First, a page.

Lateral-privatisation of the publics: Hong Kong’s spatial struggles

Gerhard Bruyns, Darren Nel

Research output: Journal article publicationJournal articleAcademic researchpeer-review

Abstract

Hong Kong is one of the most ‘public’ open space challenged cities in the world. As a result of the city’s ‘patchwork’ planning practices, the privatisation of all space has become a means of control that directly impacts developmental typologies and social mobility. It remains a landscape which is more opportunistic than strategic, resulting in spatial compression for the sake of profitability. Through over privatisation, the multi-utilities of ‘spaces for the public’ constitutes negotiated spatial norms, a process whereby space is re-claimed through tactical means. This paper focuses on how the social mechanises the concept of spatial piracy of accessible (in and exterior) space to define what we term ‘lateral-privatisation’, in the lieu of a civic-spatial relationship. The argument presents two examples that expedite lateral-privatisation, discussing the umbrella movement and weekly takeover of open space by foreign domestic helpers. Conclusions are made by arguing that lateral-privatisation should be viewed as a spatial alternative, an informal design mechanism that advocates socially driven, spatially situated social justice. Through examining ‘by who’, ‘for whom’ and ‘where’, the lateral-privatisation concept positions an alternative model, between the privatisation of cities and the social (re)claims made within dense landscapes that promotes social dis-inclusion.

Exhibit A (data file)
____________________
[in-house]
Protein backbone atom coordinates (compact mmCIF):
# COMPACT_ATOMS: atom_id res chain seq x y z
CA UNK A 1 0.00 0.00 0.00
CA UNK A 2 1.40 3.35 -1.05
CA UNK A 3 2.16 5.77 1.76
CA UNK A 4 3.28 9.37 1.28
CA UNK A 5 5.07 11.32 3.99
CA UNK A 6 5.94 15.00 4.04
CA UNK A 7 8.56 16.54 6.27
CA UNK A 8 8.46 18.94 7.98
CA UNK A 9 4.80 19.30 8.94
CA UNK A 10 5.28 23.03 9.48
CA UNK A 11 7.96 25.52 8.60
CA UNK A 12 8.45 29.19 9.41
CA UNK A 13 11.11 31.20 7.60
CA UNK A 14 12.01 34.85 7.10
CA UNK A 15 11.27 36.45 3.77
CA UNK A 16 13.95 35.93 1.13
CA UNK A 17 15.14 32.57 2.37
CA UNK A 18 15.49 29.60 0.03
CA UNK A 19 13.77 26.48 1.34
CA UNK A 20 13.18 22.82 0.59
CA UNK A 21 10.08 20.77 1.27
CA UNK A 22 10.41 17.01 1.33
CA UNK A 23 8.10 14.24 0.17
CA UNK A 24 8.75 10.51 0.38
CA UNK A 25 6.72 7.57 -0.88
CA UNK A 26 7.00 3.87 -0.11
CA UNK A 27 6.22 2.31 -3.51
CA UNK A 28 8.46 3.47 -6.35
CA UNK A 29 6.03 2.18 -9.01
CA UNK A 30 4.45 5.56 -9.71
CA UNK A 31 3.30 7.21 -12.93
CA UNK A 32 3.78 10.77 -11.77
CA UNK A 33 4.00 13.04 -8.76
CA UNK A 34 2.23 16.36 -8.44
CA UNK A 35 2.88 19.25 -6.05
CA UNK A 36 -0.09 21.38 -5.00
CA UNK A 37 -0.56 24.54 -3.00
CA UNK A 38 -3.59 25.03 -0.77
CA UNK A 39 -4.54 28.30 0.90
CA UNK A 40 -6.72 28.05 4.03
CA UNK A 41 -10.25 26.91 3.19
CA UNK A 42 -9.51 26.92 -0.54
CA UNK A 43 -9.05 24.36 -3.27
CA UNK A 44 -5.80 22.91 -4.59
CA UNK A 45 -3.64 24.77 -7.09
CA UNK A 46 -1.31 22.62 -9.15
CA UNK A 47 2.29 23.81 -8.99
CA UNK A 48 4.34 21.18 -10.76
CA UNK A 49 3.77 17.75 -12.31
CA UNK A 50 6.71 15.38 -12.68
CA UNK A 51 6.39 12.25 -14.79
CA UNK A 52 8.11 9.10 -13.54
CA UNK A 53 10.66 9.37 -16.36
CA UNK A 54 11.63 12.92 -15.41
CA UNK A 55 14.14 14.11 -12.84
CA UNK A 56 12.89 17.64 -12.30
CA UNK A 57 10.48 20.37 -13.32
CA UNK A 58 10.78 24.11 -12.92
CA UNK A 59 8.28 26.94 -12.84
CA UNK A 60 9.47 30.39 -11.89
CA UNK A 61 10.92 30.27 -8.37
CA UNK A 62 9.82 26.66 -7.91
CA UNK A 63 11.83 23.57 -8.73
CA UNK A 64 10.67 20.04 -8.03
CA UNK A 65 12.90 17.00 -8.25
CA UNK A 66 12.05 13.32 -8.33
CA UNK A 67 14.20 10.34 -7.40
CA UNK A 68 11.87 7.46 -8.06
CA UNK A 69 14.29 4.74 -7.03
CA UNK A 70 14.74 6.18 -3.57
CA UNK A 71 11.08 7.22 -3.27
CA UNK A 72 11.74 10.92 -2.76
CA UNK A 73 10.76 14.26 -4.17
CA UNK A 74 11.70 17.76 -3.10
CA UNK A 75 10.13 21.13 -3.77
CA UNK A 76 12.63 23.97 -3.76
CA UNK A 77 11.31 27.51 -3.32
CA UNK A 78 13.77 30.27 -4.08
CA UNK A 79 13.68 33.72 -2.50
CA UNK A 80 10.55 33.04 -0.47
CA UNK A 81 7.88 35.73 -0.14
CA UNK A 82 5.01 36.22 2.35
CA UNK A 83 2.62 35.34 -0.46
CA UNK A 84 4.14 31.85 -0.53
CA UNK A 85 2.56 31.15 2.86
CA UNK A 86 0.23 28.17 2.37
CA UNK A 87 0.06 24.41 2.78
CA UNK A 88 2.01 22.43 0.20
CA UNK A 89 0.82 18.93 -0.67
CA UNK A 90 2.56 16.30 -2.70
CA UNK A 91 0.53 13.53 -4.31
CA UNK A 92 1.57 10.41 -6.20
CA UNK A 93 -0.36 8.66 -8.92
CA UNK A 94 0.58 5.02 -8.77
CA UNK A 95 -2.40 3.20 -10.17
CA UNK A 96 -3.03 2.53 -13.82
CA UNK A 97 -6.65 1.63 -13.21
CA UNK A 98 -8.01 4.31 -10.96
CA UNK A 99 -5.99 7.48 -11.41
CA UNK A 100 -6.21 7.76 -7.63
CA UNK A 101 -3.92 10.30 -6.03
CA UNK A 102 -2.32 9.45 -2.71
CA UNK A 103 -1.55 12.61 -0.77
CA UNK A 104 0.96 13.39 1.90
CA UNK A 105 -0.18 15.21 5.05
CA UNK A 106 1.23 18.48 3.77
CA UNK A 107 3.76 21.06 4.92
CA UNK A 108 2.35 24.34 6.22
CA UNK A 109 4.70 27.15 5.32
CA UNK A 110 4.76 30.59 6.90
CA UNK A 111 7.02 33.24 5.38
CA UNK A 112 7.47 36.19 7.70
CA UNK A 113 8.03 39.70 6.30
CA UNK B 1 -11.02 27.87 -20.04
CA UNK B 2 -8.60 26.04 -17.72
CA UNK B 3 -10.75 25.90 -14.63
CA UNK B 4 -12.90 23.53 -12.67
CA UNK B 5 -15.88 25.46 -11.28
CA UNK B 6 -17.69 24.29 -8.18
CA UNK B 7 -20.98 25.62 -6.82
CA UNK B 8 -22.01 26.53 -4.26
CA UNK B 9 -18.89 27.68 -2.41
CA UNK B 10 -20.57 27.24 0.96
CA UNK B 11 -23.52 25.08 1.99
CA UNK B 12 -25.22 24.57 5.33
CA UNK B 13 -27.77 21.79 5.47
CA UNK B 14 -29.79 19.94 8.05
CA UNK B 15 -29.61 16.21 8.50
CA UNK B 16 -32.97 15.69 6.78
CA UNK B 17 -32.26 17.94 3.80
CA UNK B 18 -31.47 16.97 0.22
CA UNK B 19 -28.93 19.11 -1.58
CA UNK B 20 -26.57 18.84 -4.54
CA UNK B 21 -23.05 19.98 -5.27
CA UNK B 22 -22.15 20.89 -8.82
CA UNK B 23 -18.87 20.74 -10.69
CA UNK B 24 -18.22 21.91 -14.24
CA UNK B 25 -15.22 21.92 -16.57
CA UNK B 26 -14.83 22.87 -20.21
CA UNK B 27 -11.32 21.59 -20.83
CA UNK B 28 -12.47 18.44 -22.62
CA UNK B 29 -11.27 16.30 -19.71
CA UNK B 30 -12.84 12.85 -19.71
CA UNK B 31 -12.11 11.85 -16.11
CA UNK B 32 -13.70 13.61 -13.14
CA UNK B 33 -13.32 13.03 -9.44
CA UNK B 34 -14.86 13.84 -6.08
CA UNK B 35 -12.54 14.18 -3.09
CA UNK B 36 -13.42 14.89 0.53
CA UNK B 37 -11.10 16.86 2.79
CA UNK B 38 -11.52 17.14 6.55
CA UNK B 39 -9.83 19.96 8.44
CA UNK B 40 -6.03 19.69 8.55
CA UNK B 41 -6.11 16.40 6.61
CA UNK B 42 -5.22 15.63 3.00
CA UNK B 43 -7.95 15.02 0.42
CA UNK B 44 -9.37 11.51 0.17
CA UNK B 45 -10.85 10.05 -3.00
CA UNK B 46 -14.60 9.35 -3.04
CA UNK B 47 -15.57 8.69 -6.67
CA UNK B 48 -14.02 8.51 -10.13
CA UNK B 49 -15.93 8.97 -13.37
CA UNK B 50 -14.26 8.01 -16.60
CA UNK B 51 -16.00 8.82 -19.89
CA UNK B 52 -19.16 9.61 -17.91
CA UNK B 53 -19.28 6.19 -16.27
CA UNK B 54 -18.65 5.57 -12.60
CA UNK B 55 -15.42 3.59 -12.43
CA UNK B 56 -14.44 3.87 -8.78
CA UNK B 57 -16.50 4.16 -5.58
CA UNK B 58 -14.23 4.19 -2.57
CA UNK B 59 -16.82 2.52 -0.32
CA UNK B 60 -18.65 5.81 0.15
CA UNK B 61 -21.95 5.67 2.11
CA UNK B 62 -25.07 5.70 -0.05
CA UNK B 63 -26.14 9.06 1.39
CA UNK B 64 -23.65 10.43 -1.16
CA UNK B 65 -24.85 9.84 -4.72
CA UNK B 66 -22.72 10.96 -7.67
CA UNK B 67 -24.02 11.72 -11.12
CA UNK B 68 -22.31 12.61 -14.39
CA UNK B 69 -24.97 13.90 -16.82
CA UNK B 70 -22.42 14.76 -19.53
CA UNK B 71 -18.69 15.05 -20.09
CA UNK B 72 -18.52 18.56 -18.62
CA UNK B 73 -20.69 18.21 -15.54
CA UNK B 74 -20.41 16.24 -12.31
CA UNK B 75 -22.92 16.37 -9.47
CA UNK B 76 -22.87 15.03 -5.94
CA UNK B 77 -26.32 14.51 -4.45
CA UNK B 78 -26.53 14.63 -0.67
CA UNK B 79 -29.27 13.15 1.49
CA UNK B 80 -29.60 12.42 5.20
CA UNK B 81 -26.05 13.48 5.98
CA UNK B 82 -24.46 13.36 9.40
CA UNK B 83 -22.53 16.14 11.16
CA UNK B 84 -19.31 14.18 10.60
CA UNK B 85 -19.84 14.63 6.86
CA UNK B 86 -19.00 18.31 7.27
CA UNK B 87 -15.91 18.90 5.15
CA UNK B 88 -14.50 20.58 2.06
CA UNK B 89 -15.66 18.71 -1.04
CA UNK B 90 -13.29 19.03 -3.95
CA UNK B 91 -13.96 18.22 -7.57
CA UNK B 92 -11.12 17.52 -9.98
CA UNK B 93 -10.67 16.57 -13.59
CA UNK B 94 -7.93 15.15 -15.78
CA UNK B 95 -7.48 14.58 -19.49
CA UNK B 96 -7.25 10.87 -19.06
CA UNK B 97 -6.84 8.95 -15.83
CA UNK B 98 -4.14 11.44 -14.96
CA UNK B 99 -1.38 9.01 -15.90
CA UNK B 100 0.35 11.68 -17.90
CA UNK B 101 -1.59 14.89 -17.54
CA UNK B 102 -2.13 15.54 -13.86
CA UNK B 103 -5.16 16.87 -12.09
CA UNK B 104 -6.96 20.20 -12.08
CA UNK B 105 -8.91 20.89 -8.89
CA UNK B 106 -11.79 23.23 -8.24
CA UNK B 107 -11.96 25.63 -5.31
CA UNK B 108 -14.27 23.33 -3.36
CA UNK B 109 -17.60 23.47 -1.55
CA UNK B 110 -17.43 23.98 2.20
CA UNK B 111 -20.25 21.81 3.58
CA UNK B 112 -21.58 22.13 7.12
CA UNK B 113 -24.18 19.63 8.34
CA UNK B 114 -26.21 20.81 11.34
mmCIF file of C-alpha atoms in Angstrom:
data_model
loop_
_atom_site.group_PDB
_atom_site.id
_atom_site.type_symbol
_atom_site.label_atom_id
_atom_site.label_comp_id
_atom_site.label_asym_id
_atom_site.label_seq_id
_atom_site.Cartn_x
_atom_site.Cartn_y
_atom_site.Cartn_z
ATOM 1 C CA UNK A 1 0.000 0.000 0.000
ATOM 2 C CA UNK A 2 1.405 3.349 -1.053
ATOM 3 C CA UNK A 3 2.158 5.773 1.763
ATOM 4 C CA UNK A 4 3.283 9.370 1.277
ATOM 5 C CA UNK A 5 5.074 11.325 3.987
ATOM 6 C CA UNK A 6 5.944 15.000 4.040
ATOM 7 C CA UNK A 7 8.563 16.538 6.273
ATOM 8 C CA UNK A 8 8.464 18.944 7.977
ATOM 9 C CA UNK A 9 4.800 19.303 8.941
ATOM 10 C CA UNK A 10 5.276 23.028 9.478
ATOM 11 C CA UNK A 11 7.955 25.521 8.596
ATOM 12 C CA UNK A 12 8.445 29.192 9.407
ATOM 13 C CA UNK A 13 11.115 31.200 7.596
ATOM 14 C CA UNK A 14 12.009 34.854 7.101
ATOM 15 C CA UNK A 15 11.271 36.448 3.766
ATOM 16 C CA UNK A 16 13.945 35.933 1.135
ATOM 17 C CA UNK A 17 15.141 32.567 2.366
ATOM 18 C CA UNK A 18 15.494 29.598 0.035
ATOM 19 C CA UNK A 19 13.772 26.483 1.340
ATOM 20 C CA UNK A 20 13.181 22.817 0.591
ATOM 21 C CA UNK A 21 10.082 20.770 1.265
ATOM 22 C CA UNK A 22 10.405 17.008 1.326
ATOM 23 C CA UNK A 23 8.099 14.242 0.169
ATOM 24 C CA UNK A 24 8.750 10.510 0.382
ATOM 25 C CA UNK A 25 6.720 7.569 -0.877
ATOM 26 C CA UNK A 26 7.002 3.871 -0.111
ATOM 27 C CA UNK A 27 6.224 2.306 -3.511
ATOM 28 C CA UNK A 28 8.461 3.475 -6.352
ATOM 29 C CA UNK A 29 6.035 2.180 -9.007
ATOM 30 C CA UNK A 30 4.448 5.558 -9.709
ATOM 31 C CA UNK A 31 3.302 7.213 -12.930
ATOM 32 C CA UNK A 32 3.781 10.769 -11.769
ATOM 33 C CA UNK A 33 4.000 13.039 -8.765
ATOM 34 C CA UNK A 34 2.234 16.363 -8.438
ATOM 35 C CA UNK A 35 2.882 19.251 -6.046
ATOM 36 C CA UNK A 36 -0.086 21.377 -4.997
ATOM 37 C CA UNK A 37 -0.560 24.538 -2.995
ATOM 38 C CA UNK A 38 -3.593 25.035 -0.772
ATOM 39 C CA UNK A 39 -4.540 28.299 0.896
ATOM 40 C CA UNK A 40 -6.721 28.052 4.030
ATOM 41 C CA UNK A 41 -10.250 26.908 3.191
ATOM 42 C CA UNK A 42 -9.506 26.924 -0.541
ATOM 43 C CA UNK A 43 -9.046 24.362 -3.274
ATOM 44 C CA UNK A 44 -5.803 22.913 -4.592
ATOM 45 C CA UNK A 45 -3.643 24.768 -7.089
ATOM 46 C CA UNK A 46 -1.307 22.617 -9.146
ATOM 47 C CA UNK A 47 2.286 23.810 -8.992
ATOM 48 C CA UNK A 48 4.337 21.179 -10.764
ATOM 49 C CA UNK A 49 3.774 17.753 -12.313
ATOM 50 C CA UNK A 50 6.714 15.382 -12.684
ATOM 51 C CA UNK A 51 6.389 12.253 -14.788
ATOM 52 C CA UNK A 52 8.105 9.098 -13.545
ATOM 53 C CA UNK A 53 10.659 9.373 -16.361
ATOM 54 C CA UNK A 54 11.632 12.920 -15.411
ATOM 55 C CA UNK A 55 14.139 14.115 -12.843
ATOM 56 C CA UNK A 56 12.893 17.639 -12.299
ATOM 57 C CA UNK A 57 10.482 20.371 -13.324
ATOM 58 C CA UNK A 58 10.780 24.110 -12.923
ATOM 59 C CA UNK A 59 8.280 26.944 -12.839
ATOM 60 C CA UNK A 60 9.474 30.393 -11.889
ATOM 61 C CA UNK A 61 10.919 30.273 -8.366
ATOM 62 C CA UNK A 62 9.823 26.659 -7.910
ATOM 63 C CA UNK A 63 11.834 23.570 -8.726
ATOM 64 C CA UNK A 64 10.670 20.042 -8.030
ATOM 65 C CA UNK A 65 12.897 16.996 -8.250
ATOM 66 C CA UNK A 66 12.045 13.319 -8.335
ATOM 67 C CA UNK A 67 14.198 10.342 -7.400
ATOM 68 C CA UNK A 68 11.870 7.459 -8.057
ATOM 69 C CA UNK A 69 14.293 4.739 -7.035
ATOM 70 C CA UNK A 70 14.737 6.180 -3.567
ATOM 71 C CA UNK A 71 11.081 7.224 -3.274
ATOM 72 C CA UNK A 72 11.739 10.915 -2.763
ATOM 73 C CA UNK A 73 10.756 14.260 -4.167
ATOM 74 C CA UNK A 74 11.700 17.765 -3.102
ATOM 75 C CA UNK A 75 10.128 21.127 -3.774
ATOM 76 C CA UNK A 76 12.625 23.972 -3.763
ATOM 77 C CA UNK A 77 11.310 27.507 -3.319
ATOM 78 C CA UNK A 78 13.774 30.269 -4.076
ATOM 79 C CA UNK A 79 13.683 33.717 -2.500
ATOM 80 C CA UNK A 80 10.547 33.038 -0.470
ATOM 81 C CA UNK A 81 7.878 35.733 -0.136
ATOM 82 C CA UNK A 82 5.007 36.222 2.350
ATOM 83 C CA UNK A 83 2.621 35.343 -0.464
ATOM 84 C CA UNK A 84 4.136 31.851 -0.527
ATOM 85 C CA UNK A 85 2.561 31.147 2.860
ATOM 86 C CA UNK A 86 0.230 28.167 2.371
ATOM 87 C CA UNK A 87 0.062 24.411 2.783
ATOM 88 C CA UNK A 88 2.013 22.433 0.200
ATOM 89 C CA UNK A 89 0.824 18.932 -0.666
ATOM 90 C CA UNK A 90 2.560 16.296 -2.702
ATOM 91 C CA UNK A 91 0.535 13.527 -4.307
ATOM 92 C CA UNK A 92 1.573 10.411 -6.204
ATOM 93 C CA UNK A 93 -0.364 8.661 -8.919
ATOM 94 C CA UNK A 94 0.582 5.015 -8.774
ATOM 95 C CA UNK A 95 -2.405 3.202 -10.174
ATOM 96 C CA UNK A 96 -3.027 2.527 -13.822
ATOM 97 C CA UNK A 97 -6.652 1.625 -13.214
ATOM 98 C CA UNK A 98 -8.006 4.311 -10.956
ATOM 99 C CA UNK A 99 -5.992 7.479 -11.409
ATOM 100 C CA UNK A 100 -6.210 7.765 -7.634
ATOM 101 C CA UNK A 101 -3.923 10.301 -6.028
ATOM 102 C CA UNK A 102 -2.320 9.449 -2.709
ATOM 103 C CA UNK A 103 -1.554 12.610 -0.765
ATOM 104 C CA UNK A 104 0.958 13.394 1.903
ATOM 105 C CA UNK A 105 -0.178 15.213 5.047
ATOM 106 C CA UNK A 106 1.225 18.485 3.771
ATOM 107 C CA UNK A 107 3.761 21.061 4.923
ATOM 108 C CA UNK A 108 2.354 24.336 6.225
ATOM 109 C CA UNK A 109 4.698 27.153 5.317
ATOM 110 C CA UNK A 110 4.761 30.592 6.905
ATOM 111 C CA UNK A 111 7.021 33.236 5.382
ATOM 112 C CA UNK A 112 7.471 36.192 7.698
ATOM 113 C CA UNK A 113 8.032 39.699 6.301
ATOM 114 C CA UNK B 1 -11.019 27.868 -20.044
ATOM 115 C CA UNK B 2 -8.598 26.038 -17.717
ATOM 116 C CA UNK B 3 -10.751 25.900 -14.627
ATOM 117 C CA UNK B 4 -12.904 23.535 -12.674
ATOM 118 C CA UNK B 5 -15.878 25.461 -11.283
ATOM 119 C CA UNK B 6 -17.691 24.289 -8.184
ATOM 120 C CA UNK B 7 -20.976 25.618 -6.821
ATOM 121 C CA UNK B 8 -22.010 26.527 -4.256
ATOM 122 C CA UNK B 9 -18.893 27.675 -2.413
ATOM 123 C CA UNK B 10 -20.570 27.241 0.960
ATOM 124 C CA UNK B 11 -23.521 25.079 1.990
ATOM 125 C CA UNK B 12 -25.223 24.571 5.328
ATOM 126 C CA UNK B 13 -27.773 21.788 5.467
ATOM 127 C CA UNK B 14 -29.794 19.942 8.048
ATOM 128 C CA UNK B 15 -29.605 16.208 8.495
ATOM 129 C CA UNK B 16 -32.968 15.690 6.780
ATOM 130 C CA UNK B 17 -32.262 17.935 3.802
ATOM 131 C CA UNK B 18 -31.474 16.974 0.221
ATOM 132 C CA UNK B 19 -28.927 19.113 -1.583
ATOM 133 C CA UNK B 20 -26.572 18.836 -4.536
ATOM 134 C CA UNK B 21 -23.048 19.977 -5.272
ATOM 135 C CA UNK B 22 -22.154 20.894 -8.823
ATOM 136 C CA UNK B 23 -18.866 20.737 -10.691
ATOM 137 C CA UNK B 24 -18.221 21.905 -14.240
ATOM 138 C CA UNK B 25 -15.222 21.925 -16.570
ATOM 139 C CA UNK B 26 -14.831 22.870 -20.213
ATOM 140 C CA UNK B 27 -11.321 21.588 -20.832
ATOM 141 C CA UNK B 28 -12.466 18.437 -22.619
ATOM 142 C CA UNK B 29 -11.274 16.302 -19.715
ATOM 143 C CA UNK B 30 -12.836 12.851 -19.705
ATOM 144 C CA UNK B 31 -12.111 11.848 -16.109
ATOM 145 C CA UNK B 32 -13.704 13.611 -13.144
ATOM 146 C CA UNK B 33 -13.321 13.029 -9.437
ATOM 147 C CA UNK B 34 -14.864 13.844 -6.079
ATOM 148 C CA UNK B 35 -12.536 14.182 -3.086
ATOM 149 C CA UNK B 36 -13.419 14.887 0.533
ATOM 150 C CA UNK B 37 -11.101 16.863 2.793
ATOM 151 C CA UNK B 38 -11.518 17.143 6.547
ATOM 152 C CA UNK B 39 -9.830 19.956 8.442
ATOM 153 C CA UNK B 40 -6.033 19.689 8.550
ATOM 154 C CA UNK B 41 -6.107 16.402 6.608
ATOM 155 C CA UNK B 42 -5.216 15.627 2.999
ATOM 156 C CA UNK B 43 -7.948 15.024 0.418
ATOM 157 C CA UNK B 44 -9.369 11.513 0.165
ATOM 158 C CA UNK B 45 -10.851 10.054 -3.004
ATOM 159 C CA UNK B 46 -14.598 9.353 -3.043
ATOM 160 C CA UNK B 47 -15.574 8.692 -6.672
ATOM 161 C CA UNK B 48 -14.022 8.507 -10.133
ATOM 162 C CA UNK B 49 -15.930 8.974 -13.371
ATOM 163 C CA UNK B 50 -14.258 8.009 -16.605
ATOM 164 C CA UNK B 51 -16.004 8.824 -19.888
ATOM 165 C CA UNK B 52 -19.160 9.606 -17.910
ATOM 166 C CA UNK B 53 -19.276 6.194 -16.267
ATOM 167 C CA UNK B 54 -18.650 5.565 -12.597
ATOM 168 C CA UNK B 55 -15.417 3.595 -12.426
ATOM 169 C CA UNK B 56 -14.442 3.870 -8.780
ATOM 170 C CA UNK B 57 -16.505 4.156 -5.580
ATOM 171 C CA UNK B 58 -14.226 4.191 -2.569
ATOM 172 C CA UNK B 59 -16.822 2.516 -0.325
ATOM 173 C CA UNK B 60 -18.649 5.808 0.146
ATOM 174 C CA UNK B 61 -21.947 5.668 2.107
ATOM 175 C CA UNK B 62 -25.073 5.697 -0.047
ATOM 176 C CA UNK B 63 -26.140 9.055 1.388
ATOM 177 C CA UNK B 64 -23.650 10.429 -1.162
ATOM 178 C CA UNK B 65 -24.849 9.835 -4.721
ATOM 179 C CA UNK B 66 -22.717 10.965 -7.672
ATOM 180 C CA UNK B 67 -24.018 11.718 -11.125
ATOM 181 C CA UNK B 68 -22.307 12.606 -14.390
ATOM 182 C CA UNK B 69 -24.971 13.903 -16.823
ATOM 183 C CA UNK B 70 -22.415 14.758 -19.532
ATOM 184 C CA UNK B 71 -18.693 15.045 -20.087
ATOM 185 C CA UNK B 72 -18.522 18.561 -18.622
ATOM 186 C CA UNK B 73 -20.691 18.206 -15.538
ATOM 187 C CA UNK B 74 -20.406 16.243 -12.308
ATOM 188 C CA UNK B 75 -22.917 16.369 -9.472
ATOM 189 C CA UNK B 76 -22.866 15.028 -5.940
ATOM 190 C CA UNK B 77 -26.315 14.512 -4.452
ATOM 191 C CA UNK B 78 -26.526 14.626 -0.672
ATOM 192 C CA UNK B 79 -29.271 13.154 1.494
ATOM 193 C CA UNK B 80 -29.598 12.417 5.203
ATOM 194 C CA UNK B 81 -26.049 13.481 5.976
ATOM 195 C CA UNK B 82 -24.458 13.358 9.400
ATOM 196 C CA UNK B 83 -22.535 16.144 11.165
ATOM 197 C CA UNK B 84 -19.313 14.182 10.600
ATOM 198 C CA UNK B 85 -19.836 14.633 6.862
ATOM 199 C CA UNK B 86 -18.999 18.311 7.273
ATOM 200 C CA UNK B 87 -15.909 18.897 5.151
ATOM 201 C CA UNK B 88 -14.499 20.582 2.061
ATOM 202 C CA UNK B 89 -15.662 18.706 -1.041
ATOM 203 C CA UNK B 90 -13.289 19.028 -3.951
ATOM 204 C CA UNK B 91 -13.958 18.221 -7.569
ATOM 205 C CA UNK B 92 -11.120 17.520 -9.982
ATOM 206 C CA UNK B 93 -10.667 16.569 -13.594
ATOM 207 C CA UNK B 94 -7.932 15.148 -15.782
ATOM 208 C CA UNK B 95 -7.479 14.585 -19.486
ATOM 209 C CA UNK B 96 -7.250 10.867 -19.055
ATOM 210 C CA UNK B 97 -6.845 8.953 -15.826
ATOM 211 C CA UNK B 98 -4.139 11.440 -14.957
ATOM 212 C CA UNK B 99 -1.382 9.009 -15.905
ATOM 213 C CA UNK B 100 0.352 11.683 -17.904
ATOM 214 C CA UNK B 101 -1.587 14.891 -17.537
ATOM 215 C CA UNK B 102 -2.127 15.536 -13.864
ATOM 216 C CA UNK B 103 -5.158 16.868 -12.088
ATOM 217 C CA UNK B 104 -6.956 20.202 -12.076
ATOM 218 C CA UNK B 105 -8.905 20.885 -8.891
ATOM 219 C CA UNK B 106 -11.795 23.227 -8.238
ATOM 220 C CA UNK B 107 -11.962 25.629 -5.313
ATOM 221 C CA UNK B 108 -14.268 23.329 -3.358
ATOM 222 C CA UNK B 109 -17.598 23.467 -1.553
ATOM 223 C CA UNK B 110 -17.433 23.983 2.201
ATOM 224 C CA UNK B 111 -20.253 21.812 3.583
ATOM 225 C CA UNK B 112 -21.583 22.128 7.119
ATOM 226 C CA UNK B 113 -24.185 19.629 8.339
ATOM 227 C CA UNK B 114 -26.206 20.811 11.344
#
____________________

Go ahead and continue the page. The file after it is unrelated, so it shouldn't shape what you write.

Original languageEnglish
Pages (from-to)266-279
Number of pages14
JournalUrban Design International
Volume25
Issue number3
DOIs
Publication statusPublished - 28 Apr 2020

Keywords

  • High-density city
  • Hong Kong
  • Lateral-privatisation
  • Public space
  • Spatial piracy

ASJC Scopus subject areas

  • Geography, Planning and Development
  • Urban Studies

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